Skip to main content

How plants grow

Background

My first two posts were about minerals in the soil and how plants use them, and about microbes (and larger creatures) in the soil and how they help to make minerals available to plants.  This post is about understanding how plants grow so that we can help them by applying minerals and encouraging microbes at times and in ways that will be most effective and efficient for us and for the plants.



Stages of plant growth
This is a huge topic and far too much for me to get into in one blog post, and I’m no expert anyway.  The main concepts that you need to understand are:
  • ·         Seeds – what triggers them to start growing? What conditions will be the best start for a healthy plant?
  • ·         Roots – how do they transport nutrients to the plant?  What are exudates?
  • ·         Leaves – what is photosynthesis and what does the plant need to maximise production?
  • ·         Flowering and fruiting – what triggers flowering and fruiting?  How can it be optimised?

I have found the book “How does your garden grow?”, by Chris Beardshaw, very helpful as it covers everything you need to know about plants and soil with some great diagrams.  It does get into biological details in some sections, but mostly keeps things simple and easy to understand.  I’m sure there are other references out there, so please let me know if you have a favourite.  I have had a look for an online reference and I can’t find anything useful at the moment, again, if you know of anything, please let me know.

Monitoring plant growth
Plant sap refractometry is a measure of the sugar content of sap.  This is a very cheap way to measure the health of a plant.  If the brix content is greater than 12, then the plant is healthy.

Plant sap pH is also an indication of plant health, with 6.4 being the ideal pH.  Higher or lower than 6.4 indicates a mineral deficiency, and will cause the plant to be vulnerable to pest and disease pressure.  This can be measured using a sap pH meter.

Maximising plant yield
I have summarised the main methods for applying minerals and microbes in a table, download from google docs here.


Comments

  1. Interesting tip about measuring a plant's sap Ph. Have you tried it before? Did you use one of the standard Ph strips or some other method?

    ReplyDelete
  2. Hi Tanya, we had a demo of how to measure the sap pH at the course, it does require a special pH meter that only needs a drop or two of sap (extracted using a garlic press). The meter was several hundred Aus dollars, so I thought I'd leave that to the pros! Makes me wonder now that you ask, I can't see why you couldn't use pH strips to give you a rough idea anyway.

    ReplyDelete

Post a Comment

Thanks, I appreciate all your comments, suggestions and questions, but I don't always get time to reply right away. If you need me to reply personally to a question, please leave your email address in the comment or in your profile, or email me directly on eight.acres.liz at gmail.com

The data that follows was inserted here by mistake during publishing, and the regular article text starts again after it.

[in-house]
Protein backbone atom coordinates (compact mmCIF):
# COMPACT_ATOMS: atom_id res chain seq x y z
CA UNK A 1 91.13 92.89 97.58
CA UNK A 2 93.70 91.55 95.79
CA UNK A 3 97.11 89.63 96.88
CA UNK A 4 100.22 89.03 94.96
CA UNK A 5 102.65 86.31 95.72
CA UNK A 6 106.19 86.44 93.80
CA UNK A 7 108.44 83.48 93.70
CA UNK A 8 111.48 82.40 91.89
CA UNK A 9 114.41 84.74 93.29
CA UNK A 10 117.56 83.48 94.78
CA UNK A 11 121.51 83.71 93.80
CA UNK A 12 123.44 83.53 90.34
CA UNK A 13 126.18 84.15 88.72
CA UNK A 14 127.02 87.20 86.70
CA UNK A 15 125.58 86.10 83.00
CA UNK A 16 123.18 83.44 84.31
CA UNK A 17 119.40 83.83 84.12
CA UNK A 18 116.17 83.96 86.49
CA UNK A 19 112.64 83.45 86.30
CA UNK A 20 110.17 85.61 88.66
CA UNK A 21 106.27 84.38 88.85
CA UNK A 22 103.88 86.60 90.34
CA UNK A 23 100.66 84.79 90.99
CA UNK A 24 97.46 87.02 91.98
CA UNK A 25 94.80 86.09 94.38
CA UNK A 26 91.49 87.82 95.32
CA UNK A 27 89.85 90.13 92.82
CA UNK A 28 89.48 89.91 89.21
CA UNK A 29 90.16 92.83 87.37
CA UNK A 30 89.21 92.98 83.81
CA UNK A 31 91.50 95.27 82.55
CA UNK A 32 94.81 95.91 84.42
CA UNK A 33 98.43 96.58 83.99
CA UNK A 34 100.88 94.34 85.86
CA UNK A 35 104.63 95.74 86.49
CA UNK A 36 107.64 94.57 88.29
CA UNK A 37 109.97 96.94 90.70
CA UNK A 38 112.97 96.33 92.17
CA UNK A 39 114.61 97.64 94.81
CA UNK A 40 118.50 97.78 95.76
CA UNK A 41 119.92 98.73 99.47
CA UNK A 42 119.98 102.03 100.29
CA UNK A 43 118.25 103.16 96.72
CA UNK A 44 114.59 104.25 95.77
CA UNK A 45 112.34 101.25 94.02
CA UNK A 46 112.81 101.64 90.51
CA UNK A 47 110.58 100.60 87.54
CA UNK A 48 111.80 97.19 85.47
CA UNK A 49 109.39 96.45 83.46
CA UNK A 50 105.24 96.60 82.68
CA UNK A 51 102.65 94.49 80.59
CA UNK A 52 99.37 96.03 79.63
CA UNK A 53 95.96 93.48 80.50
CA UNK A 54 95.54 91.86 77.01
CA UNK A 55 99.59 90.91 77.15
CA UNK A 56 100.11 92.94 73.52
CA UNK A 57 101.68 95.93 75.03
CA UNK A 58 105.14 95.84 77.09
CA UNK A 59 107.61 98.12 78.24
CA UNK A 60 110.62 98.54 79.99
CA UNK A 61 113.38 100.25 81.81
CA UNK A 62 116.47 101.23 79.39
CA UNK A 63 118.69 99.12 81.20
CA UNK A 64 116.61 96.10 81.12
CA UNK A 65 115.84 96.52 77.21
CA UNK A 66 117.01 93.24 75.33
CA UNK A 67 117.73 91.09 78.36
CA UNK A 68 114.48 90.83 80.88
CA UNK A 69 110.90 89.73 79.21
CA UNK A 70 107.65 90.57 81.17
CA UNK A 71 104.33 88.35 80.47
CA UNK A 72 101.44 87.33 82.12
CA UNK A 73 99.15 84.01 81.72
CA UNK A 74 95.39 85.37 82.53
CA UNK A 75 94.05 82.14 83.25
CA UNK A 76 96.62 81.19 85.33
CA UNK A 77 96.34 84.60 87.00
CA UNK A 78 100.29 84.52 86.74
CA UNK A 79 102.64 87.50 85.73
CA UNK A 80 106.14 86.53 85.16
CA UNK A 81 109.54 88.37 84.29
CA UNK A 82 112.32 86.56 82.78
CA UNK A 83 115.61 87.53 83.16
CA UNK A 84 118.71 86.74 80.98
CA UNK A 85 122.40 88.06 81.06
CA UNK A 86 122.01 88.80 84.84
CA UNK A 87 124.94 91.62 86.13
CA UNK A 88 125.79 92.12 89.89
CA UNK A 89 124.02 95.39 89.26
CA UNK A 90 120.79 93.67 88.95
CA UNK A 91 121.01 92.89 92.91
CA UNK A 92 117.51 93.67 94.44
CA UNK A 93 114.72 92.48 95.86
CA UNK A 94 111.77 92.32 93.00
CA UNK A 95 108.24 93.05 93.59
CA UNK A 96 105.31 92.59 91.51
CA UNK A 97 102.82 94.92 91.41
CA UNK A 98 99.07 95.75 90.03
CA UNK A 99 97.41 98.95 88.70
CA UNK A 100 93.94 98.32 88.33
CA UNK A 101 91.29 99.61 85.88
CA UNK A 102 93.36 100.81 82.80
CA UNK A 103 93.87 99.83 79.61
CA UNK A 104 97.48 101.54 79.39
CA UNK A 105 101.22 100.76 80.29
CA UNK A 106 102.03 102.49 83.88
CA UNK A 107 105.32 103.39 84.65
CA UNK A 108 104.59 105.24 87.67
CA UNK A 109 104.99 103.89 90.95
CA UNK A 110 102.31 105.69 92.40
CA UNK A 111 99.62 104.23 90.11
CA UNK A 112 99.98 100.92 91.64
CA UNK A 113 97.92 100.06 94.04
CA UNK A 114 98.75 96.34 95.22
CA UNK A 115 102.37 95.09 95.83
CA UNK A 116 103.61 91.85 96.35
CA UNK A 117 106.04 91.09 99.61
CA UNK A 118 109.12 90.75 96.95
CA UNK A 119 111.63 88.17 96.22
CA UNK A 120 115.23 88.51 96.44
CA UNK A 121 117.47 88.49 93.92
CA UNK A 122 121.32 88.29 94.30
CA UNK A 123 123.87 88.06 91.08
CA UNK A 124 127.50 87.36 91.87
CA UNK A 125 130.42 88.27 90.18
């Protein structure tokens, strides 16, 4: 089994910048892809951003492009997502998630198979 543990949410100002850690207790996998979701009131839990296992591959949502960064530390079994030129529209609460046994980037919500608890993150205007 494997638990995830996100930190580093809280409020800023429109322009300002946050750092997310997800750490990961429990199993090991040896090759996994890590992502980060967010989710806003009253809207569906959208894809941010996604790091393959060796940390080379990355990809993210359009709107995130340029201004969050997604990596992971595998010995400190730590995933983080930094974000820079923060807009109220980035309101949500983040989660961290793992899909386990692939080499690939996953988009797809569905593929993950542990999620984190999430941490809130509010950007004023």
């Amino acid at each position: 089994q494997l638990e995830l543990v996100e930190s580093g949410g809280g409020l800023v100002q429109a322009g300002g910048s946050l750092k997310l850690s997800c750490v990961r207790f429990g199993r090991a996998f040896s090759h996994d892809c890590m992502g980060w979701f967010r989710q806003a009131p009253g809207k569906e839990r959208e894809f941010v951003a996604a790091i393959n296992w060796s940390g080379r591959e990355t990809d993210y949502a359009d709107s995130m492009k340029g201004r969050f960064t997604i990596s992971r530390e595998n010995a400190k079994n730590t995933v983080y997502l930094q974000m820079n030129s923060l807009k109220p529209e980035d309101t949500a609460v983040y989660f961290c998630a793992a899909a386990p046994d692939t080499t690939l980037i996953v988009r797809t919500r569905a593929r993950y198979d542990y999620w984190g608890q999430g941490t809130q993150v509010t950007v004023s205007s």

Popular posts from this blog

Chicken tractor guest post

Sign up for my weekly email updates here , you will find out more about chickens, soap and our farmlife, straight to your inbox, never miss a post!  New soap website and shop opening soon.... Tanya from Lovely Greens invited me to write a guest post on chicken tractors for her blog.  I can't believe how many page views I get for chicken tractors, they seem to be a real area of interest and I hope that the information on my blog has helped people.  I find that when I use something everyday, I forget the details that other people may not be aware of, so in this post for Tanya, I tried to just write everything I could think of that I haven't covered in previous posts.  I tried to explain everything we do and why, so that people in other locations and situations can figure out how best to use chicken tractors with their own chickens. The dogs like to hang out behind the chicken tractors and eat chicken poo.  Dogs are gross! If you want to read more about chicken tractor

Getting started with beekeeping: how to harvest honey

While honey is not the only product from a beehive, its the one that most beekeepers are interested in and it usually takes a year or so to let the bees build up numbers and store enough honey before there is enough to harvest.  There are a few different ways to extract honey from frames.  We have a manual turn 2-frame certifugal extractor.  A lot of people with only a few hives will just crush and strain the comb.  This post is about how we've been extracting honey so far (four times now), and there are links at the end to other bloggers who use different methods so you can compare. Choose your frames Effectively the honey is emergency food stores for the bees, so you have to be very careful not to take too much from the hive.  You need to be aware of what is flowering and going to flower next and the climate.  Particularly in areas with cold winters, where the bees cannot forage for some time.  We are lucky to have something flowering most of the year and can take honey

The new Eight Acres website is live!

Very soon this blogspot address will automatically redirect to the new Eight Acres site, but in the meantime, you can check it out here .  You will find all my soaps, ebooks and beeswax/honey products there, as well as the blog (needs a tidy up, but its all there!).  I will be gradually updating all my social media links and updating and sharing blog posts over the next few months.  I'm very excited to share this new website with you!